BEIRUT, Lebanon (AFP) — A bank crackdown on hundreds of accounts linked with Hezbollah is raising tensions in Lebanon, where the powerful Shiite terrorist organization enjoys fierce support.
The move follows the adoption late last year of a US law imposing sanctions on financial institutions that facilitate significant transactions associated with the Iran-backed movement.
Lebanese banks — keen to maintain the country’s role as a regional financial hub — have been working to comply with the law since May.
But Hezbollah, which acts in many ways as a parallel government in parts of Lebanon, has warned that it considers the account closures an “attack” on its supporters.
On June 12, an explosion hit the Beirut headquarters of one of the country’s largest banks, leaving one person with minor injuries.
Hezbollah was not linked directly to the blast, but several Lebanese newspapers said the attack was intended as a message to the banking industry.
“Hezbollah is angry because the pressure is hitting its popular base and the responsibility will fall on the group’s own shoulders,” said Lebanese economics expert Ghazi Wazni.
Under the US Hezbollah International Financing Prevention Act passed in December, sanctions can be avoided if a bank “has taken and is continuing to take significant verifiable steps” towards ending the financial activities.
Hundreds of accounts shut
Hezbollah runs an extensive social services network in Lebanon — complete with schools, hospitals and a wide range of charity organisations.
Pro-Hezbollah daily newspaper Al-Akhbar reported in early June that in response to the law “hundreds, if not thousands” of accounts held by several major charities and hospitals “directly affiliated with Hezbollah” had been shut.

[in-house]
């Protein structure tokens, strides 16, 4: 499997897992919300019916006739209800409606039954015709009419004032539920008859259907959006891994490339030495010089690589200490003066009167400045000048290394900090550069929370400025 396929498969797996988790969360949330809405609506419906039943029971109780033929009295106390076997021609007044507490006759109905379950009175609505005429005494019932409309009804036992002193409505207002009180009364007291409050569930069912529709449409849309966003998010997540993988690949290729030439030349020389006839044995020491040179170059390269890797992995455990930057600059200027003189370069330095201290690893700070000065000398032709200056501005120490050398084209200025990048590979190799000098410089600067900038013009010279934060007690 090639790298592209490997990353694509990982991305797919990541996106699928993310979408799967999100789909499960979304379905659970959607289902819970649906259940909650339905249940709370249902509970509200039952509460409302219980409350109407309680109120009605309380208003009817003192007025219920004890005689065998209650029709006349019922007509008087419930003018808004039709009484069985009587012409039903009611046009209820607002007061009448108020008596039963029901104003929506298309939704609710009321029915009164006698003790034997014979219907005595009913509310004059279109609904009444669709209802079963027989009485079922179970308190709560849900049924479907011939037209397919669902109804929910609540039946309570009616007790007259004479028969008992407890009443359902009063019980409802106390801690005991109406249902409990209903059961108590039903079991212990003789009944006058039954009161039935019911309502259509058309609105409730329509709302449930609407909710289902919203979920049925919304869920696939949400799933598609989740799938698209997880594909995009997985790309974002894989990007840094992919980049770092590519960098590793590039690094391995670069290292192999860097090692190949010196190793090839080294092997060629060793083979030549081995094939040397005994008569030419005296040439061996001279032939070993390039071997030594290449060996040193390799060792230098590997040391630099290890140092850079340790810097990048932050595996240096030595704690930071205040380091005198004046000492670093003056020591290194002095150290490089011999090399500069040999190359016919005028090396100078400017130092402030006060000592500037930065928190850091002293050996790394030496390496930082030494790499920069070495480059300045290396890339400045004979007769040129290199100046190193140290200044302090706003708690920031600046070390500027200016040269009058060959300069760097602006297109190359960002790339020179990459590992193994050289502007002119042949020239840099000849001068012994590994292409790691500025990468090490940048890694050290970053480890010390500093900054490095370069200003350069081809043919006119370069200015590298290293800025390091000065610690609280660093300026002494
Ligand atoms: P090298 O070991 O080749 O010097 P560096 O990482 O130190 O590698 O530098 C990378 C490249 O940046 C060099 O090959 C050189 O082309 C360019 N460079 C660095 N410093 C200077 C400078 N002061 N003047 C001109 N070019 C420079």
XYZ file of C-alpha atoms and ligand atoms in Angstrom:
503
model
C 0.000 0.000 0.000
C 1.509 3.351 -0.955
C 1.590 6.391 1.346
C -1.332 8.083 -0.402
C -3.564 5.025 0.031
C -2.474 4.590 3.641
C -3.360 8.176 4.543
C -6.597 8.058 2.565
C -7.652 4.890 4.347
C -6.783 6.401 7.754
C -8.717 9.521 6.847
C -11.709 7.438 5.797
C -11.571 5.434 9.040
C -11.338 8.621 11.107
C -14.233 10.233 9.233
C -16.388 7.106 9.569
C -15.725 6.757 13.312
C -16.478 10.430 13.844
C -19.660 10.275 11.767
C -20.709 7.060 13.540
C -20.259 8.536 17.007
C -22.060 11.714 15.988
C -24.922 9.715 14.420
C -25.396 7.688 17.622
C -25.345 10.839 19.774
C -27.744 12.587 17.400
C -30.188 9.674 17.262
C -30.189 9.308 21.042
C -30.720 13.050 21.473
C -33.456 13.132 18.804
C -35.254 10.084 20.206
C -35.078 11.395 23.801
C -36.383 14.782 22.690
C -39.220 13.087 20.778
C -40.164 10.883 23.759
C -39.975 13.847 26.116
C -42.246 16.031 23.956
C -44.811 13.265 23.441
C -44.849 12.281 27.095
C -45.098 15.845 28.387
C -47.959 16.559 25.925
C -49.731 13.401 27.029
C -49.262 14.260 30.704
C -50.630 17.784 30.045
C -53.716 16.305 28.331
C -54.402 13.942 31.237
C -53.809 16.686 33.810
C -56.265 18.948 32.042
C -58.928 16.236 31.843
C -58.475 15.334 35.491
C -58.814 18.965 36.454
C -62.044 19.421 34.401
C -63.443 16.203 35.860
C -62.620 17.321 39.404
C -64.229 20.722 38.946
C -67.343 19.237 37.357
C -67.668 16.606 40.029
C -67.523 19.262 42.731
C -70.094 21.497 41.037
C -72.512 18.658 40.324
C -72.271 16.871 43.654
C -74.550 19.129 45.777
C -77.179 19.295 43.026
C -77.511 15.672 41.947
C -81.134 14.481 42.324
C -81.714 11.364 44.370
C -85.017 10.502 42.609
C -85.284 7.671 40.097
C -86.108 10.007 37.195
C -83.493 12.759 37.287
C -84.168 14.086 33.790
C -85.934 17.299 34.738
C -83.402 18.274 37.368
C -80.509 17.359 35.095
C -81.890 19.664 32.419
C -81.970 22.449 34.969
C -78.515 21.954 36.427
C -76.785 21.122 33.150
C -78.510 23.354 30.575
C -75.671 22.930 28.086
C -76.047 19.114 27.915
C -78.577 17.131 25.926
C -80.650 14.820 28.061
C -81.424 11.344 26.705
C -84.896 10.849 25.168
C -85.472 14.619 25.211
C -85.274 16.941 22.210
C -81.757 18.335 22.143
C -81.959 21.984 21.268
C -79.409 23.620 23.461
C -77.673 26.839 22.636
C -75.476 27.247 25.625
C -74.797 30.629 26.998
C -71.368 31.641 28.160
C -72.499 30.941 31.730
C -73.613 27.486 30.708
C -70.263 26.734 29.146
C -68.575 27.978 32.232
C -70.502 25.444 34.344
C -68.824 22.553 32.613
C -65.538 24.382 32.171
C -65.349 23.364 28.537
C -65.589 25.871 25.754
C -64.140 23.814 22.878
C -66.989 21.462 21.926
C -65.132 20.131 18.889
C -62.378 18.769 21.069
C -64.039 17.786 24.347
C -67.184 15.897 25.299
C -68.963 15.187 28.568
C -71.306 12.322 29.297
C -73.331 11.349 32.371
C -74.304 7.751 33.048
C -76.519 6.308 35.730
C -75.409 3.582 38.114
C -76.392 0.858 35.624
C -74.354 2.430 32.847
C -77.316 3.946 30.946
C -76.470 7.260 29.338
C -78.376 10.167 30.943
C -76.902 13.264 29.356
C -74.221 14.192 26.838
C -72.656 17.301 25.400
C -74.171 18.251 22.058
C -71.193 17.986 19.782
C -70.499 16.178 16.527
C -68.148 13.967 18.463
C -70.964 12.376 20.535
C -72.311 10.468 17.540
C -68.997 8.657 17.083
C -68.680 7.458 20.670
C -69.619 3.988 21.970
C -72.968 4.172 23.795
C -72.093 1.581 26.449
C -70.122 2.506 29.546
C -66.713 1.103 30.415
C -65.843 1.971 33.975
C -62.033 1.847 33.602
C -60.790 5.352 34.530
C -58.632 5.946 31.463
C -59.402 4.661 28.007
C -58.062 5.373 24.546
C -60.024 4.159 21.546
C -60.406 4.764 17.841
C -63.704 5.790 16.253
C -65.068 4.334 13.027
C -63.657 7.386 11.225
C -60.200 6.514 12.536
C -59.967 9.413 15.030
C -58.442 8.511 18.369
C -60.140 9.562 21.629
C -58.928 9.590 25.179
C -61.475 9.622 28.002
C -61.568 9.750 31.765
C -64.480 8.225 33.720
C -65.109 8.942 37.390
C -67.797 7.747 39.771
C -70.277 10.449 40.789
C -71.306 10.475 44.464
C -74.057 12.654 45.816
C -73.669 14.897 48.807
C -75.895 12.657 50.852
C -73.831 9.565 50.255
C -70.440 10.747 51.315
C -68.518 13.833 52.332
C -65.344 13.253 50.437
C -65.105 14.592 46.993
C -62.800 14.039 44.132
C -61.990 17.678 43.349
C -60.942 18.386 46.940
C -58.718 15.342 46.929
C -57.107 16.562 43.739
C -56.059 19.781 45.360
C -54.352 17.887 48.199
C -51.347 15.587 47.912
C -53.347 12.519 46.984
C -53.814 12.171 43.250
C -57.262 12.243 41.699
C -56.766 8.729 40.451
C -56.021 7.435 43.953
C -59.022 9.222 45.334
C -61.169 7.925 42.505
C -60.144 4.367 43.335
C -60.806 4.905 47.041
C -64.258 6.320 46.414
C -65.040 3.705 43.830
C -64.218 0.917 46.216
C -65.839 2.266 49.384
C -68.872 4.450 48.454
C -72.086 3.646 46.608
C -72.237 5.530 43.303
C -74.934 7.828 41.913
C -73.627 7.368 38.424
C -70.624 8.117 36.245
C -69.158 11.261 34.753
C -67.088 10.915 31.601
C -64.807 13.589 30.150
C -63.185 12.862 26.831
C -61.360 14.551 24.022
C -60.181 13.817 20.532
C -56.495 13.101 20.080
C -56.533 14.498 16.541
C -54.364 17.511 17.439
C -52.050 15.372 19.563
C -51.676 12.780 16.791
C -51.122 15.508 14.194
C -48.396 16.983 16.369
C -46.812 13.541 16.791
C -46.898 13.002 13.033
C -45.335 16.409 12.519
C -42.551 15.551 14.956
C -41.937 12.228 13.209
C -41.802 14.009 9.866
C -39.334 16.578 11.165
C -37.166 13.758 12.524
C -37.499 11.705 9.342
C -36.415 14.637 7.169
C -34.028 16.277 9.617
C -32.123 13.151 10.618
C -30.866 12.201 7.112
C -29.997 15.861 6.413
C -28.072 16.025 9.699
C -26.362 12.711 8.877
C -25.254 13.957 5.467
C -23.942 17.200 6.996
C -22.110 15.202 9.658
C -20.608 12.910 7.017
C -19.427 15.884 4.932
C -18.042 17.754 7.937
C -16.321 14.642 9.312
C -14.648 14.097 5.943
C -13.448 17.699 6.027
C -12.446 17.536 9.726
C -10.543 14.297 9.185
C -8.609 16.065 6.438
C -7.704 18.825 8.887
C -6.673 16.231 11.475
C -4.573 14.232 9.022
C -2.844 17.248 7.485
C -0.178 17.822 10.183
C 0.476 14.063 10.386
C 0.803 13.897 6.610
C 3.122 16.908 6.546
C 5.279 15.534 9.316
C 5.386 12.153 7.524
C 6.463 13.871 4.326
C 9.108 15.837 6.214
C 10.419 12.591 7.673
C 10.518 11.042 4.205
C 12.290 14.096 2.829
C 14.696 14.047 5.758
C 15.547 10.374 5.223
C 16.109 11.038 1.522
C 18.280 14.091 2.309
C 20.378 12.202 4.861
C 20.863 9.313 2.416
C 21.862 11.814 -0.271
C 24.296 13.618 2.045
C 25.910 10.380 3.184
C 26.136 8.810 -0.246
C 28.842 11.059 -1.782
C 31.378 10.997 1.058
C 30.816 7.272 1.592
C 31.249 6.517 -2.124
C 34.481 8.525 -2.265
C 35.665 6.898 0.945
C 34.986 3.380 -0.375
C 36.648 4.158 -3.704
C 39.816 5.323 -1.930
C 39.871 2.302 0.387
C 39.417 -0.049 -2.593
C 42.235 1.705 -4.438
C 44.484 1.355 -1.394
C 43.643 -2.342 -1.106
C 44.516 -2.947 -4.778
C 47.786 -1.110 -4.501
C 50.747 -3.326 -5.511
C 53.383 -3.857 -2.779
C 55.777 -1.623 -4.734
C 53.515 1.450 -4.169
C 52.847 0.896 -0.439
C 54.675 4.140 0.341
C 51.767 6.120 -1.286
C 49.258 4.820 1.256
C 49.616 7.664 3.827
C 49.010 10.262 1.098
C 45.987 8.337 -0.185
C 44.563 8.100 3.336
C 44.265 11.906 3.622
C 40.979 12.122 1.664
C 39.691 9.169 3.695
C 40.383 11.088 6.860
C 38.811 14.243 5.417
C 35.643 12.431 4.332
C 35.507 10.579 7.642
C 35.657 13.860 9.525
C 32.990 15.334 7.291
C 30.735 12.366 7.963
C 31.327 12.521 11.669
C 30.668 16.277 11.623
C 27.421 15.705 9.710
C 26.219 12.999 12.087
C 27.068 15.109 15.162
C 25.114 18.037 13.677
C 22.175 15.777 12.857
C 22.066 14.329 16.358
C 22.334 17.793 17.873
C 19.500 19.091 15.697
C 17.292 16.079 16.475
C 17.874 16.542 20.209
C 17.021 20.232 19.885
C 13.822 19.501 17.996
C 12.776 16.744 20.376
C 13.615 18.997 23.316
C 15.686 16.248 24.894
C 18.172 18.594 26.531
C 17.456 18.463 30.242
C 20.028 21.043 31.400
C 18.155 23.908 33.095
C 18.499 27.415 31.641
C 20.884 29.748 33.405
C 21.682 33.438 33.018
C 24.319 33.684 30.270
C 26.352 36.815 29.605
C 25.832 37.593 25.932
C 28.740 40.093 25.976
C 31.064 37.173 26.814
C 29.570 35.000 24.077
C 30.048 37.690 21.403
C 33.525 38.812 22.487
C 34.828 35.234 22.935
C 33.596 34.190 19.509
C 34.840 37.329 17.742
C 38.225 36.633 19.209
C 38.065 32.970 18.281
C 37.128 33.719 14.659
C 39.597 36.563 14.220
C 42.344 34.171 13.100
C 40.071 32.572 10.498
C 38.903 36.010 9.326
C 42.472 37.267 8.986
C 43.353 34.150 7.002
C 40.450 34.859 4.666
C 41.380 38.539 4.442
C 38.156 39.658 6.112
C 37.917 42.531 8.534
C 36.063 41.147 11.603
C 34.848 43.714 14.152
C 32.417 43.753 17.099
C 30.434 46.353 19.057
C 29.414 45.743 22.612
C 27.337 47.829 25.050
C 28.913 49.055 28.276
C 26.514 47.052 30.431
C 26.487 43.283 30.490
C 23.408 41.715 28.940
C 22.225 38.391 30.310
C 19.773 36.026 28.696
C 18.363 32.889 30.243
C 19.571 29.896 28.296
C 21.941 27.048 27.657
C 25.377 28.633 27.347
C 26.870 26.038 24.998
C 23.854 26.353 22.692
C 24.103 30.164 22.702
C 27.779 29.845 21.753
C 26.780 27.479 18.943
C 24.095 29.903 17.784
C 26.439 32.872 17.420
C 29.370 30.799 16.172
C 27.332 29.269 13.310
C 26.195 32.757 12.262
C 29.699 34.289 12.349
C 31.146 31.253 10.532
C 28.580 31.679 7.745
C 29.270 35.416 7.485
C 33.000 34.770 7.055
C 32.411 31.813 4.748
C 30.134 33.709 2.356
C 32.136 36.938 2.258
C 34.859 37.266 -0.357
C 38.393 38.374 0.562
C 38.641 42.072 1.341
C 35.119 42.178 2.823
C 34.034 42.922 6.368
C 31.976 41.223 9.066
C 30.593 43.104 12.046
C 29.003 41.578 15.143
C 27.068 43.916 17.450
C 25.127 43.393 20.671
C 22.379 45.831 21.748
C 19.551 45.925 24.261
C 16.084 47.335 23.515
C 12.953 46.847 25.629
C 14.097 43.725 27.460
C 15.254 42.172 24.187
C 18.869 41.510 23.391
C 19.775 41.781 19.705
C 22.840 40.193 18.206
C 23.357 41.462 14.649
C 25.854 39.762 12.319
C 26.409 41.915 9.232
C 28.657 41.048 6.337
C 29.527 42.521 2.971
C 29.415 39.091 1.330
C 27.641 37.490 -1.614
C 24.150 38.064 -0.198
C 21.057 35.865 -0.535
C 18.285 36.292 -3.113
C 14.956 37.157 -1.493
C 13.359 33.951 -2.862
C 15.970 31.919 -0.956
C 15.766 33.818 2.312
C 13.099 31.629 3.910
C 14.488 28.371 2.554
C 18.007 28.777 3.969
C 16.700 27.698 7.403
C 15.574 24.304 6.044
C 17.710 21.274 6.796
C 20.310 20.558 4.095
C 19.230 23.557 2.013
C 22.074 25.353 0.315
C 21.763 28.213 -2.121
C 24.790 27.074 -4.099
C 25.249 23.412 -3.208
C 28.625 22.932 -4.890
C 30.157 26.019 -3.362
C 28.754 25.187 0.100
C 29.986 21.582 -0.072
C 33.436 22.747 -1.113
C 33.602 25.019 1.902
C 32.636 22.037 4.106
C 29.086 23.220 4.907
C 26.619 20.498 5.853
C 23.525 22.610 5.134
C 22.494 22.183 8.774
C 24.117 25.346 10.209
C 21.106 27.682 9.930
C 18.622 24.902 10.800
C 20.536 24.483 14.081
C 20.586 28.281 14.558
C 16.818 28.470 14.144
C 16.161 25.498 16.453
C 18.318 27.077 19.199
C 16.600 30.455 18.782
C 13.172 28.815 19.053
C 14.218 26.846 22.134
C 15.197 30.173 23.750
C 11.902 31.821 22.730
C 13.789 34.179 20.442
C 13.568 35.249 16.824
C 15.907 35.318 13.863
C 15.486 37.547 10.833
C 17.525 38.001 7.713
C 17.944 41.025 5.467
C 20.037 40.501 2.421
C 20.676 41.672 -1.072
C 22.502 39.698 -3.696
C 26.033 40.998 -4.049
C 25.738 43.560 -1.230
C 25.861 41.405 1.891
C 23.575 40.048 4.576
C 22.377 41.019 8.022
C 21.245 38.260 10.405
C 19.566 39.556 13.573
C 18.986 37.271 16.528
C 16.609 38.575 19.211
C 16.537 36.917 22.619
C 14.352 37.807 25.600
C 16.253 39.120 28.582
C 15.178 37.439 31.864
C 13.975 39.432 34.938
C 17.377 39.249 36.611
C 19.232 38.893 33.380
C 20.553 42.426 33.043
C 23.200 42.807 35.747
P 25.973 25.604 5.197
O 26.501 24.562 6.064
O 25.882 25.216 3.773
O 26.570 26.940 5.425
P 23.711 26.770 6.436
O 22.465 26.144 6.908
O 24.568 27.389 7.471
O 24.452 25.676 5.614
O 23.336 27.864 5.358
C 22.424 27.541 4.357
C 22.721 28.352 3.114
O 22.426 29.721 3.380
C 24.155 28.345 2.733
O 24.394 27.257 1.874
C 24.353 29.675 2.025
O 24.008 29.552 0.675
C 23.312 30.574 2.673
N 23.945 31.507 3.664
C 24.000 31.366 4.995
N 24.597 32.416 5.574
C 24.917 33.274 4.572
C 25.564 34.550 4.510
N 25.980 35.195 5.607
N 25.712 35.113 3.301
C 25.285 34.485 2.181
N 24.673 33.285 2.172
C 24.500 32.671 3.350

Wazni said if the banks pursue their “hardline” approach towards Hezbollah-linked accounts, some 10,000 accounts could be shut down.
Following the June bombing, the Association of Lebanese Banks held an emergency meeting and warned that the blast threatened to “rattle economic stability.”
Contacted by AFP, the association’s secretary general Makram Sader would not elaborate on how accounts were being shut, saying only that banks “follow decrees issued by the Central Bank and the implementation mechanisms decided by monitoring bodies.”
Hezbollah chief Hassan Nasrallah railed against the account closures in a speech last month, saying he considered them an “attack… against our people, our constituency, and our families.”
He also downplayed the potential consequences, saying: “As long as Iran has money, we have money.”
“Just as we receive the rockets that we use to threaten Israel, we are receiving our money. No law will prevent us from receiving it,” Nasrallah said.
Steps have been taken to ease tensions.
Hassan Moukalled, the editor-in-chief of Construction & Economy magazine, said he had acted as an intermediary in indirect negotiations between the Central Bank and Hezbollah.
The Central Bank has now requested that some accounts belonging to Hezbollah-affiliated parliamentarians be reopened, Moukalled said, on the basis that they receive regular government salaries.
“If there is regular account activity within a certain margin, where between $5,000 and $10,000 is deposited on a regular basis, there is no problem. But if all of a sudden $50,000 enters that account, it will be investigated,” he said.
Moukalled said the moves by the banks were likely to have more effect on those loosely affiliated with the Hezbollah than on the movement itself.
Hezbollah’s “budget doesn’t run through the formal banking mechanism — it’s like a war economy,” he said.
But Wazni said the account closures would still put pressure on Hezbollah.
“It will have to bear responsibility for the closing of accounts of people who may be just the sons or brothers of Hezbollah officials, as well as accounts held by charities, and the effect this will have on employees,” he said.
One employee at a Hezbollah-owned institution, speaking on condition of anonymity, told AFP that staff “began receiving their salaries in cash about four months ago, while before we used to get paid in checks that we could cash at the bank.”